Establishing correspondence between images or scenes is a significant challenge in computer vision, especially given occlusions, viewpoint changes, and varying object appearances. In this paper, we present Siamese Masked Autoencoders (SiamMAE), a simple extension of Masked Autoencoders (MAE) for learning visual correspondence from videos. SiamMAE operates on pairs of randomly sampled video frames and asymmetrically masks them. These frames are processed independently by an encoder network, and a decoder composed of a sequence of cross-attention layers is tasked with predicting the missing patches in the future frame. By masking a large fraction (95%) of patches in the future frame while leaving the past frame unchanged, SiamMAE encourages the network to focus on object motion and learn object-centric representations. Despite its conceptual simplicity, features learned via SiamMAE outperform state-of-the-art self-supervised methods on video object segmentation, pose keypoint propagation, and semantic part propagation tasks. SiamMAE achieves competitive results without relying on data augmentation, handcrafted tracking-based pretext tasks, or other techniques to prevent representational collapse.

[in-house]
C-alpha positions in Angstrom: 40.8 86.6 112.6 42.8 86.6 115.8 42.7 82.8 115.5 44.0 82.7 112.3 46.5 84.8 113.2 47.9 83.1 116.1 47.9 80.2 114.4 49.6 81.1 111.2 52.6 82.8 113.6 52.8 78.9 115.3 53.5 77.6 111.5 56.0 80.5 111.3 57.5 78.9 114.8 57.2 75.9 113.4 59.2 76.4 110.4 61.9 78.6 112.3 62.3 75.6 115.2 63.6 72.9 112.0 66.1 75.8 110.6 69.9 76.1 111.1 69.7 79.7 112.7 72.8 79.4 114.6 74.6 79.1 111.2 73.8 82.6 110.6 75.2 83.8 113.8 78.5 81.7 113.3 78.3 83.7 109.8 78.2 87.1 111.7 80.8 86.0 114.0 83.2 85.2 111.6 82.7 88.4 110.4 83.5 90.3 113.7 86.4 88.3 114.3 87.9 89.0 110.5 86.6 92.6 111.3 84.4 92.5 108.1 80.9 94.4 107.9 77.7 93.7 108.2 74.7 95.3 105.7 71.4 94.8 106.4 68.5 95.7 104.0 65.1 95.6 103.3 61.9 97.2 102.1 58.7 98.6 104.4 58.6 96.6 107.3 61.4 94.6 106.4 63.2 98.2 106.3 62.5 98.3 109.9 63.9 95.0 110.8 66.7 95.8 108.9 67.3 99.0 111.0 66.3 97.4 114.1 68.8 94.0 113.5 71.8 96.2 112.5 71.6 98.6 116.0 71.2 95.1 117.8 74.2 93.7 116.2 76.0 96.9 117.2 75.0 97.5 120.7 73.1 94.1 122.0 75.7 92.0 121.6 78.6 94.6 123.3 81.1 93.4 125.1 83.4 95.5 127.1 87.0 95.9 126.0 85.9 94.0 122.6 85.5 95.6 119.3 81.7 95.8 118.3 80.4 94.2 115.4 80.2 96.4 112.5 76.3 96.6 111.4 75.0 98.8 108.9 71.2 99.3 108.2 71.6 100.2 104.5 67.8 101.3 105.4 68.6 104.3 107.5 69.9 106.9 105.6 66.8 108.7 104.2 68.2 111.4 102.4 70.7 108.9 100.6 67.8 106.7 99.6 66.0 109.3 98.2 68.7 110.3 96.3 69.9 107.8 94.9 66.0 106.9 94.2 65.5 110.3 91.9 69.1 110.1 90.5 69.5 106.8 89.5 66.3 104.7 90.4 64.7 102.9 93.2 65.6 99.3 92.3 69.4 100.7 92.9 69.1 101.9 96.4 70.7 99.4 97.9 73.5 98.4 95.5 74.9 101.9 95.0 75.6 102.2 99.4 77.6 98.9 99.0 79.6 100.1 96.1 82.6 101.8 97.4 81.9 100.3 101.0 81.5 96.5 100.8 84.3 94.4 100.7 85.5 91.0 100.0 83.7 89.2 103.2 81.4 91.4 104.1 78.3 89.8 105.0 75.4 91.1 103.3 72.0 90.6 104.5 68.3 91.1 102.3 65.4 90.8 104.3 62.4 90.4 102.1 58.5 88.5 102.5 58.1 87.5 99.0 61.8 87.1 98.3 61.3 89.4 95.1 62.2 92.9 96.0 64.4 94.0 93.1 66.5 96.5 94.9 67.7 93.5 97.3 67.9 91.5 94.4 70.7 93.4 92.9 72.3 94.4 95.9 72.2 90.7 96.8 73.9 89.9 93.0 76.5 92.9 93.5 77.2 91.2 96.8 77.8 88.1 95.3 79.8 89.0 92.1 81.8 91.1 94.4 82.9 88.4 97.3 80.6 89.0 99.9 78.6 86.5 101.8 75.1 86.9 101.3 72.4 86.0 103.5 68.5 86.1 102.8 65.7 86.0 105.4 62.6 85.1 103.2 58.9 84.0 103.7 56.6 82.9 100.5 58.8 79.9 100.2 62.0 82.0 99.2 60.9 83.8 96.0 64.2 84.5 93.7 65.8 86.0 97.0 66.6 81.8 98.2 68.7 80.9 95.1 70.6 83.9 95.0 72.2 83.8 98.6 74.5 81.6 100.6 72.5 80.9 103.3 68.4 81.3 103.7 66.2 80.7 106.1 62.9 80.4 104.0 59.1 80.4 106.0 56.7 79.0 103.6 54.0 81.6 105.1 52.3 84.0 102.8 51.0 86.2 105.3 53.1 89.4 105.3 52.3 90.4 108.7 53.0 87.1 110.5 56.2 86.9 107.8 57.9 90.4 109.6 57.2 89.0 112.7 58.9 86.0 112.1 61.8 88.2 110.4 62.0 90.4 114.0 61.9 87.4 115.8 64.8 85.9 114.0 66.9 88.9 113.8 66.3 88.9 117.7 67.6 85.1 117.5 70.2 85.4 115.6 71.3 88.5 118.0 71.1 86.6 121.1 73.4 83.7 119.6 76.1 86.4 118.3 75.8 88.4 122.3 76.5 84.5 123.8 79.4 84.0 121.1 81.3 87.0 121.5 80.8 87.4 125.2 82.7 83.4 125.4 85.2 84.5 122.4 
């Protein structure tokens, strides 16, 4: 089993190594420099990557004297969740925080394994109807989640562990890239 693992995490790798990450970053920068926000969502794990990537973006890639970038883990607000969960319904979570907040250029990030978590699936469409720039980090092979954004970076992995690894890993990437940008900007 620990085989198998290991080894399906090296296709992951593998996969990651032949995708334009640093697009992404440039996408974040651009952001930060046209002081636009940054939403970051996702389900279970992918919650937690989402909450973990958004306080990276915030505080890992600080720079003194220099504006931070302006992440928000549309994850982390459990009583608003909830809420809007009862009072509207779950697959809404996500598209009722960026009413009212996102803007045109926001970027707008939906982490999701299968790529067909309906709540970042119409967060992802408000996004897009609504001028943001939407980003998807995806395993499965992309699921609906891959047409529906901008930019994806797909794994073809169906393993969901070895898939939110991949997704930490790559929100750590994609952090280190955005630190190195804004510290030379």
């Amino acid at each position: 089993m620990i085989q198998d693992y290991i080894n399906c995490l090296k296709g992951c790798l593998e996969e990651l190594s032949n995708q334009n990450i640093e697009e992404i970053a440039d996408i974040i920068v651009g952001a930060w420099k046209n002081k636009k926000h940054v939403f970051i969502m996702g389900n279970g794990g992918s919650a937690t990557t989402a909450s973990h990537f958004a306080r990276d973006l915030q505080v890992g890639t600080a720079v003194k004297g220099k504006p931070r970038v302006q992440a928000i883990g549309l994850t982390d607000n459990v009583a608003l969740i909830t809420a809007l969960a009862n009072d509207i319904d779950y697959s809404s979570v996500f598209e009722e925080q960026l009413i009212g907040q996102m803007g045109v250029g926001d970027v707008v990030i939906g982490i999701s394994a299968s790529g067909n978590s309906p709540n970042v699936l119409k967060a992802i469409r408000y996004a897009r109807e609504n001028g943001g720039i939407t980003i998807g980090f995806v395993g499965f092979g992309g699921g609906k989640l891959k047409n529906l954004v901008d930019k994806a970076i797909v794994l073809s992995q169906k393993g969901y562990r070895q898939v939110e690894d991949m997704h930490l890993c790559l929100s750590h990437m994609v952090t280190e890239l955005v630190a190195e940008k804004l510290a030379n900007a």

Attention Map Visualization
We visualize the self-attention map of the ViT-S/8 model. We use the [CLS] token as the query and visualize the attention of a subset of heads from the last layer for 720p videos from internet and DAVIS dataset. In addition, we also show attention of a single head from the last layer with 720p images from ImageNet. We find that the model attends to the object boundaries. Unlike contrastive methods, there is no explicit loss function acting on the [CLS] token. These self-attention maps suggest that the model has learned the notion of object boundaries from object motion in videos.